This whole trip was a matter of following the plan he had laid out. Unfortunately, that plan continually changed. Flood waters made some of his expected camping area unusable. There were times he’d have to travel an extra 20 miles in the river just to find a suitable spot to camp for the night.
But none of the struggles could keep him from enjoying the majesty he observed. None of it could take away from the mission he was trying to accomplish with the trip. It was all just part of the journey.
“It is an absolutely gorgeous trip,” Loeffler said. “Every day you’re on the river is different, and you see all kinds of different wildlife. I saw more bald eagles on this trip than I’ve seen in my entire life, probably 50 to 60 of them.”
He remembers one moment in particular, he was somewhere near Towanda. He came around a curve in the river to a clearing and he could see all the mountains around him. He was parked in the middle of the water just looking around and to his left was a bank which dropped down into a field. He watched a farmer in his tractor tending to his land.
“It stopped me dead in my tracks,” Loeffler said. “I took a bunch of pictures, but a camera never does it justice. That was the thing which stuck out to me most.”
Loeffler was just a couple days from completing the journey when he ran into the miscommunication at the Holtwood Dam. It was the only time during the journey where he questioned whether or not he could really finish. The thought of the mud he walked through to get to the phone still makes him cringe.
Not even when he punched a hole in his first kayak somewhere near Harrisburg did he think he was going to quit. Instead, he and a friend drove to Altoona and got a new kayak to complete the journey. But traversing the mud, he doubted whether or not he could haul his kayak and his gear through it all in one trip. It took the sacrificing of his shoes, but he made it.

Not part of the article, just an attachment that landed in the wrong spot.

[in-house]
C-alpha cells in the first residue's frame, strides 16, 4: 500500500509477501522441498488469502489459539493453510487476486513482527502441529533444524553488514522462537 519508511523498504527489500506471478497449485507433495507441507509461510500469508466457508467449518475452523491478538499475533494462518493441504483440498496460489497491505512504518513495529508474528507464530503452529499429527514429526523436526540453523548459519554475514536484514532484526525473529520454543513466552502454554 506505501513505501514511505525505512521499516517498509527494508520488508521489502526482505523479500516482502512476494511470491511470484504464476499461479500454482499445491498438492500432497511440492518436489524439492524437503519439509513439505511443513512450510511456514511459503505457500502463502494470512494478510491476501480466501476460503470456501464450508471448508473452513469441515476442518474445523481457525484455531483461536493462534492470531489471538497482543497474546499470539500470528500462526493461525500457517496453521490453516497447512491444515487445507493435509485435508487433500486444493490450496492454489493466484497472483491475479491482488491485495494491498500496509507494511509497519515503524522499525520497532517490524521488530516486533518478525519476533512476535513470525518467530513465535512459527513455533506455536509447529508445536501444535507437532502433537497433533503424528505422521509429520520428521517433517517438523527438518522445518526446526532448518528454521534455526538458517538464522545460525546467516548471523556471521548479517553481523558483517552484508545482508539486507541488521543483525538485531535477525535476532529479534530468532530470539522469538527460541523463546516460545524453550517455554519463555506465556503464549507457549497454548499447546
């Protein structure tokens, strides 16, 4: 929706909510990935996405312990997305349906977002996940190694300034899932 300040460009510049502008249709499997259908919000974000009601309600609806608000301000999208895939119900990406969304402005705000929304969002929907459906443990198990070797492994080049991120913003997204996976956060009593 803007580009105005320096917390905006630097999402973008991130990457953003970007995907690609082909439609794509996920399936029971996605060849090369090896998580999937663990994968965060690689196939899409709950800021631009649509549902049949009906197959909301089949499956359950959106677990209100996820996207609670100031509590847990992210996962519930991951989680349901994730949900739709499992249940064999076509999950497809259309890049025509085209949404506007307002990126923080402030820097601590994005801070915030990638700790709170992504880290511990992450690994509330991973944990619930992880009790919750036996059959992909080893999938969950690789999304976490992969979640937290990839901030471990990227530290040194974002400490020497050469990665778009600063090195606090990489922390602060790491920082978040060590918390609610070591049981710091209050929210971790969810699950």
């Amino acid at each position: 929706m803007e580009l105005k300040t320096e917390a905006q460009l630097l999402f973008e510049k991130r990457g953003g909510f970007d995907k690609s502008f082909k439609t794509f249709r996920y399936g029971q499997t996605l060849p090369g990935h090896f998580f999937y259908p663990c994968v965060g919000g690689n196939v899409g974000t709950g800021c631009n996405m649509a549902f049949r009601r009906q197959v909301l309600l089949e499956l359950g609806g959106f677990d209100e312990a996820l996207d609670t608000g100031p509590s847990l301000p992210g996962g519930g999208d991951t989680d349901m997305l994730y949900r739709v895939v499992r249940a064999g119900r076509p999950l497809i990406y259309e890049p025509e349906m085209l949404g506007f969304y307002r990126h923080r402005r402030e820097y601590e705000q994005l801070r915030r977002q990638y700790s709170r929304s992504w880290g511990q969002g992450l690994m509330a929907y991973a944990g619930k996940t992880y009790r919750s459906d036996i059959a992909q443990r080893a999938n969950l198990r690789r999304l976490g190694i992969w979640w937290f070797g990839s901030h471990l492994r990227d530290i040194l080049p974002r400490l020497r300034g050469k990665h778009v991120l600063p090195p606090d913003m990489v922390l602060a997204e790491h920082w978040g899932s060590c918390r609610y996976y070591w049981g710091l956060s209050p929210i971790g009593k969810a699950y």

And he was always driven by the cause he was kayaking for. He thought about the marine from his hometown who dressed in his dress blues before taking his own life. He was a man who had served his community selflessly upon returning from military service, Loeffler said.
He chose Stop Soldier Suicide because the organization’s mission isn’t just to help the soldier, but to help the soldier’s family as well. It’s the families which are also sacrificing during military service.
“They take a whole family approach and a military-based approach,” Loeffler said. “And they give you a caseworker who sticks with you for two to three years to make sure the help the help is working.”
Loeffler’s goal was to raise $25 for every mile he paddled. Donations are still rolling in from the trip he took from May 1 to May 15 and he believes he’s going to reach the goal of $11,100 he initially set out for. Despite the problems along the way, Loeffler finished the trip.
As he crossed under four bridges at the end of the trip, he used Facebook Live to document the final moments and his phone blew up with responses from friends and members of the military thanking him for making the journey. It didn’t sink in during those initial moments he had completed the trip. But as he took the time to realize what he accomplished, Loeffler realized he wasn’t ready for the trip to be finished. He had assimilated quickly to life on the river.
“I was kind of sad it was over. I wanted to keep going,” Loeffler said. “Everything happens so fast and everything was such a blur that I didn’t realize how much fun I had until went through Facebook and Instagram and saw what an amazing time it was.”
And then a voice creeped into his mind and he heard a question.